FIG. 9 is a front view of a tool to operate the manual release means; and
FIG. 10 is a front view of two distinct shapes for a head of the tool.
Referring to FIG. 1 in greater detail, a pin-tumbler lock 2 has a pin-tumbler locking cylinder 4 and a thumb turn key 6. The locking cylinder 4 has a cylinder plug 8 located within a cylinder housing 10. The cylinder plug has a first set of openings 12 and a first set of pins 14. The cylinder housing 10 has a second set of openings 16 and a second set of pins 18. The second set of pins 18 are spring-mounted and urge toward the cylinder plug 8 by springs 20. The first set of openings 12 and pins 14 correspond to the second set of openings 16 and pins 18. The corresponding openings 12, 16 and pins 14, 18 are aligned with one another in a first position as shown in FIG. 1. The cylinder plug 8 contains a keyway 22 for receiving the thumb turn key 6. There are means 24 for automatically misaligning at least one pin 14 in said first set of openings 12 with a corresponding pin 18 in said second set of openings 16 so that the pins that are misaligned with one another are no longer slidable in said openings in which they are located, thereby trapping the key 6 in the keyway 22.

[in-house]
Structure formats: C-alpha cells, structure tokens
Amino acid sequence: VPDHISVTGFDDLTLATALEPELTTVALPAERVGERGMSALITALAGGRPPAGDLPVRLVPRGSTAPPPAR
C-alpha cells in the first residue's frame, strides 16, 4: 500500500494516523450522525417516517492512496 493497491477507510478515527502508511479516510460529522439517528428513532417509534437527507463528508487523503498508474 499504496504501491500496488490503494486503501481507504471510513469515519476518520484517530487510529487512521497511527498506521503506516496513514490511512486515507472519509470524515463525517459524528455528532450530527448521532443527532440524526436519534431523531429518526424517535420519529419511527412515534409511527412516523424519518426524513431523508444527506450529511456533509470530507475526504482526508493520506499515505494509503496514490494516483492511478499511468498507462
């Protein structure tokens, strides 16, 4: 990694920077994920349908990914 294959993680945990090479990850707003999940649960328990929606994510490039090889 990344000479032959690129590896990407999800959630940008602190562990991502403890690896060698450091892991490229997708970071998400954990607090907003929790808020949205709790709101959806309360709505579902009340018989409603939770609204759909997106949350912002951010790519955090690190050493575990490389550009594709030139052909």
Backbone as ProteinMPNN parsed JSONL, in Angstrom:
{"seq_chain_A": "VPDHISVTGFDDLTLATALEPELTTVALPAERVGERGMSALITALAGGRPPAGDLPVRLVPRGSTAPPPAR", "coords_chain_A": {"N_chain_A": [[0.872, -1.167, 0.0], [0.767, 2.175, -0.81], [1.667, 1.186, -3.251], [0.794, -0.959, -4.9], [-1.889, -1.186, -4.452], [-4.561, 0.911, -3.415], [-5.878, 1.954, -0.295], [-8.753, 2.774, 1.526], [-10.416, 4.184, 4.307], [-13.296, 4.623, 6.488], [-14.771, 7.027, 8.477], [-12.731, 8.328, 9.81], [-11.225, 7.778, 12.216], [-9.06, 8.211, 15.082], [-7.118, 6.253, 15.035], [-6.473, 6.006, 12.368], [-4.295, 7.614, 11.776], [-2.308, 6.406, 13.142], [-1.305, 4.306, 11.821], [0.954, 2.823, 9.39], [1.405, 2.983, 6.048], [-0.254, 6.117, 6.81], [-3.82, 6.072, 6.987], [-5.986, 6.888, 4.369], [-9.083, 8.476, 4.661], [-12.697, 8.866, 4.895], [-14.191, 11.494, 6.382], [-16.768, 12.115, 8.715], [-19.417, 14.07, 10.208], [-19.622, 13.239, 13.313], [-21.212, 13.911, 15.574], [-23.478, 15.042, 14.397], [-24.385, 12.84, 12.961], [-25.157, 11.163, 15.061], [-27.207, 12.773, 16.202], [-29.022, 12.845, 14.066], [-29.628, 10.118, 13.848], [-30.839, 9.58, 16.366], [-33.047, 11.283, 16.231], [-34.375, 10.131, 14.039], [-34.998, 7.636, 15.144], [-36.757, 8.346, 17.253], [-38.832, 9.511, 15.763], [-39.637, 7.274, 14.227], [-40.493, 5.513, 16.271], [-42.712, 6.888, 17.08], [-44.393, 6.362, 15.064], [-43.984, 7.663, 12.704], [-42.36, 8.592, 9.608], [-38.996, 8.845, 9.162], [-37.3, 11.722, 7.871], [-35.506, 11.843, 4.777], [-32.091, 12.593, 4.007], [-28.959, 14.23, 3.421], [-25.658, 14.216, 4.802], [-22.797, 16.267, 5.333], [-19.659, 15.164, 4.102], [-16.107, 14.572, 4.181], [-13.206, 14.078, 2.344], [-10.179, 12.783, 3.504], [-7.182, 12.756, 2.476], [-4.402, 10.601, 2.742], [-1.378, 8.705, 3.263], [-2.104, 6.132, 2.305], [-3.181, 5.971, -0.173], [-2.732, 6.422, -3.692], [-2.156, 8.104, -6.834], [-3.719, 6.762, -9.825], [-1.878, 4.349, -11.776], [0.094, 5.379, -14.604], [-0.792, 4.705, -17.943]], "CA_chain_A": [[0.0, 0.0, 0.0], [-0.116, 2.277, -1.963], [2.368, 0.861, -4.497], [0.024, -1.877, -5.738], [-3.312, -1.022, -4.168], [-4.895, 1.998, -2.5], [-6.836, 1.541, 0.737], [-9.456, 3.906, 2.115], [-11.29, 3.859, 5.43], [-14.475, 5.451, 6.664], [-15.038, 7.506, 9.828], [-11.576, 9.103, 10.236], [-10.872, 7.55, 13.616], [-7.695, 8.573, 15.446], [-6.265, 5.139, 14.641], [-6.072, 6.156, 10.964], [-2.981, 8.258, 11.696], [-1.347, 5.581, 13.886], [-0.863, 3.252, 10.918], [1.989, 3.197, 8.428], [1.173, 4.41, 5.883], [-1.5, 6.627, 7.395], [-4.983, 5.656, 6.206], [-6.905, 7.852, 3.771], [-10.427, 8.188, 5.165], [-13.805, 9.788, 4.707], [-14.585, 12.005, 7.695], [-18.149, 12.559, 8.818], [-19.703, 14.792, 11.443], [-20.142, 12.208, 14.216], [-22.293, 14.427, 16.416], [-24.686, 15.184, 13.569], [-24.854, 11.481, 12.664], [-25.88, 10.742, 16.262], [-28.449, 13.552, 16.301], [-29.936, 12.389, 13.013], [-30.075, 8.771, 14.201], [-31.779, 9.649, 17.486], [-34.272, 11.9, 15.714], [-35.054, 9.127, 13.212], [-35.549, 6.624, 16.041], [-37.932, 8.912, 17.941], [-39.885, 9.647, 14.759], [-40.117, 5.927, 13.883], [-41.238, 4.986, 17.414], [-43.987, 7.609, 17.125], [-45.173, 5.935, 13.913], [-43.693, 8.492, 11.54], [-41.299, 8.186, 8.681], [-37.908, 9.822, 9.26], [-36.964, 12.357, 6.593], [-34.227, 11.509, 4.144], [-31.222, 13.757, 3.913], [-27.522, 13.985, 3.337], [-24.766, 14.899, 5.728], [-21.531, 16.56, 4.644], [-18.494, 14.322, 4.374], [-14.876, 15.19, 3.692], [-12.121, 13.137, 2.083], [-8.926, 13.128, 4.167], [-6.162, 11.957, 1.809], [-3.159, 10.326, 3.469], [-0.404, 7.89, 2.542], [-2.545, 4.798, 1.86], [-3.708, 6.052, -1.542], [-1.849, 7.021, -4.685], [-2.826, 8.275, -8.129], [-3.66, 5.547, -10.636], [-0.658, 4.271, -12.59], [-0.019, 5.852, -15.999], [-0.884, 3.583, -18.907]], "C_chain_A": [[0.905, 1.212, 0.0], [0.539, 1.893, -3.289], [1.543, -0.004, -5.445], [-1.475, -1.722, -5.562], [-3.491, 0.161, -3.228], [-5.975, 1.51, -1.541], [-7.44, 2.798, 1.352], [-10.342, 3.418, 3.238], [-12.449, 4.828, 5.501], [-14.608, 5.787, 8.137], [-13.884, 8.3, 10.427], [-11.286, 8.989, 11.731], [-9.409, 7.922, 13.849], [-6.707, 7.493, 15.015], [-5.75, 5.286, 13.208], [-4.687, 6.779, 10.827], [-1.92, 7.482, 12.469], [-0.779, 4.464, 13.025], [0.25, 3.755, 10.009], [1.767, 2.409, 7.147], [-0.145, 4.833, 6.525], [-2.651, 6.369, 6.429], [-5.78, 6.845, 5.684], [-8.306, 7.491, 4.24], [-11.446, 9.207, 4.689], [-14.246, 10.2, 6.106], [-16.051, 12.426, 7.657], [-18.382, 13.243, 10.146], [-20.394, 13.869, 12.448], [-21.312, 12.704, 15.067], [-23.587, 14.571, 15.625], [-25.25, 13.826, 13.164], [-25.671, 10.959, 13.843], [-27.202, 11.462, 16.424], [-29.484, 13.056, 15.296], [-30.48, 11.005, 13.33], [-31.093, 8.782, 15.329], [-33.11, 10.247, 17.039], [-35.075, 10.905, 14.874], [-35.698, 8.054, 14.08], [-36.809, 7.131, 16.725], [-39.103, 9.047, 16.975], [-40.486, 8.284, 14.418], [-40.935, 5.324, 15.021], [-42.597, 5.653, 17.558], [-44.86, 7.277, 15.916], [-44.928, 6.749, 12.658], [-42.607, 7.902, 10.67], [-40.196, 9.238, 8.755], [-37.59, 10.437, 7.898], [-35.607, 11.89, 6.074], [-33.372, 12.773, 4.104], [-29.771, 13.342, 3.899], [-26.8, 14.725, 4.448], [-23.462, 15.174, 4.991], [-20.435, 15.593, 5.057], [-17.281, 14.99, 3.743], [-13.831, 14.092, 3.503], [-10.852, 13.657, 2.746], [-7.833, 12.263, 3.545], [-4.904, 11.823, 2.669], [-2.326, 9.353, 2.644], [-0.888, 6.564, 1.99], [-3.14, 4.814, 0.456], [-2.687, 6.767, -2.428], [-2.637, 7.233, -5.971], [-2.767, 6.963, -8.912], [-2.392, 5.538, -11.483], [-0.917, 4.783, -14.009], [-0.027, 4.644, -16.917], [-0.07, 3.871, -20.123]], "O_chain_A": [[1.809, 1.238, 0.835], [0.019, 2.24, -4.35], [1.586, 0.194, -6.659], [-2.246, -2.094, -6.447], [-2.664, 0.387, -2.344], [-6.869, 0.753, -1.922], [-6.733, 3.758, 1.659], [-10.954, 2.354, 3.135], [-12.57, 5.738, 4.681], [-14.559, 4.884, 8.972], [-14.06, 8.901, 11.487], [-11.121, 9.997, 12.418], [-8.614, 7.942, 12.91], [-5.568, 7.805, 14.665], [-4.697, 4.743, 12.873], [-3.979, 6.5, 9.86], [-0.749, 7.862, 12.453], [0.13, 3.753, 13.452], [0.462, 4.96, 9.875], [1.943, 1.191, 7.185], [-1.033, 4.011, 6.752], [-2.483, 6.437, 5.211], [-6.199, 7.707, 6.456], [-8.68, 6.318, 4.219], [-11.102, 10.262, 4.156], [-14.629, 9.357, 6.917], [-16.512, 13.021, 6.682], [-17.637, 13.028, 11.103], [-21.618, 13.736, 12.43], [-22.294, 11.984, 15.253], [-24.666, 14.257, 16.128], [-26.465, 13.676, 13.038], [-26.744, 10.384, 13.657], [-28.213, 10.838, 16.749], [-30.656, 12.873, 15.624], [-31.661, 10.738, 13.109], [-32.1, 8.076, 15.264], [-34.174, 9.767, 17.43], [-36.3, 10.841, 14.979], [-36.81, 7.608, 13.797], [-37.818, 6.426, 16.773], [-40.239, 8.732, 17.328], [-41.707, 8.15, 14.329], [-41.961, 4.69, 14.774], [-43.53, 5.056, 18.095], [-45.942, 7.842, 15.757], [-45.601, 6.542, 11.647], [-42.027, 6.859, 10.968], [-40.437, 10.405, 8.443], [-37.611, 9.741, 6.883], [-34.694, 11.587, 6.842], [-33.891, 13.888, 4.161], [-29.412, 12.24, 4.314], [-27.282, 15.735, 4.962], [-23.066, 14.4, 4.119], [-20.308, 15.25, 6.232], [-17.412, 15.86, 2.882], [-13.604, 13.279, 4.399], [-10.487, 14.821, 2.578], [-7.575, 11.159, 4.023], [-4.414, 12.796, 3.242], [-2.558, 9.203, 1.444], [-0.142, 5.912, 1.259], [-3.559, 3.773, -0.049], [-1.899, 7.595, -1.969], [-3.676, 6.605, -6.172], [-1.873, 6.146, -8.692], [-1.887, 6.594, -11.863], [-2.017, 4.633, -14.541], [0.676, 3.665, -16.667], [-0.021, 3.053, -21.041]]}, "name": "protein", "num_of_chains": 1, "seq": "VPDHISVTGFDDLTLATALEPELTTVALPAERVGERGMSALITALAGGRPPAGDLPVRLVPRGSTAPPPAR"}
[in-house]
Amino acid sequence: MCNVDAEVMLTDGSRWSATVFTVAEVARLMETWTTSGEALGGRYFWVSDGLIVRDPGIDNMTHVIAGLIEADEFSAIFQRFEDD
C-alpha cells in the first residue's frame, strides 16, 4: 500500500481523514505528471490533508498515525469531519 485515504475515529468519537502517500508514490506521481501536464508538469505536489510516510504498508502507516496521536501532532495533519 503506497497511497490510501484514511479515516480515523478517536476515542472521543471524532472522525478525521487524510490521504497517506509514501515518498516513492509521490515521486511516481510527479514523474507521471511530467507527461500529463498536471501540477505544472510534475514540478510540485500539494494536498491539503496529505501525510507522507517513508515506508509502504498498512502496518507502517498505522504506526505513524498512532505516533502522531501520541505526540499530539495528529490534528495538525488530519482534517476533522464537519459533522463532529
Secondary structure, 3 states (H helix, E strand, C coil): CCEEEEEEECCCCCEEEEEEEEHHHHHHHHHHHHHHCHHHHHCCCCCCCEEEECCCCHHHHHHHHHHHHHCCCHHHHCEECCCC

In FIG. 2, all of the pins of the first set are misaligned with all of the pins of the second set. A pin in the first set of pins can be misaligned with a corresponding pin in the second set of pins in various ways. In FIG. 1, the misalignment means 24 is a ball bearing located between the two innermost pins 14, 18. The ball bearing is located in an extended seat 26 to assist in misaligning the two innermost pins. Thus, the opening closest to an interior end of said cylinder plug 8 is enlarged in a direction parallel to the direction of insertion or removal of said key by the extended seat 26 so that a pin in said opening can slip into position when an appropriate force is exerted on said pin to become misaligned relative to a corresponding pin in said cylinder housing 10. When the pins are misaligned, they are no longer slidable longitudinally within the opening in which they are located. Since the misaligned pins are no longer slidable, if a ridge on a key is located towards the inside of misaligned pins, the key cannot be removed until the pins are again made slidable.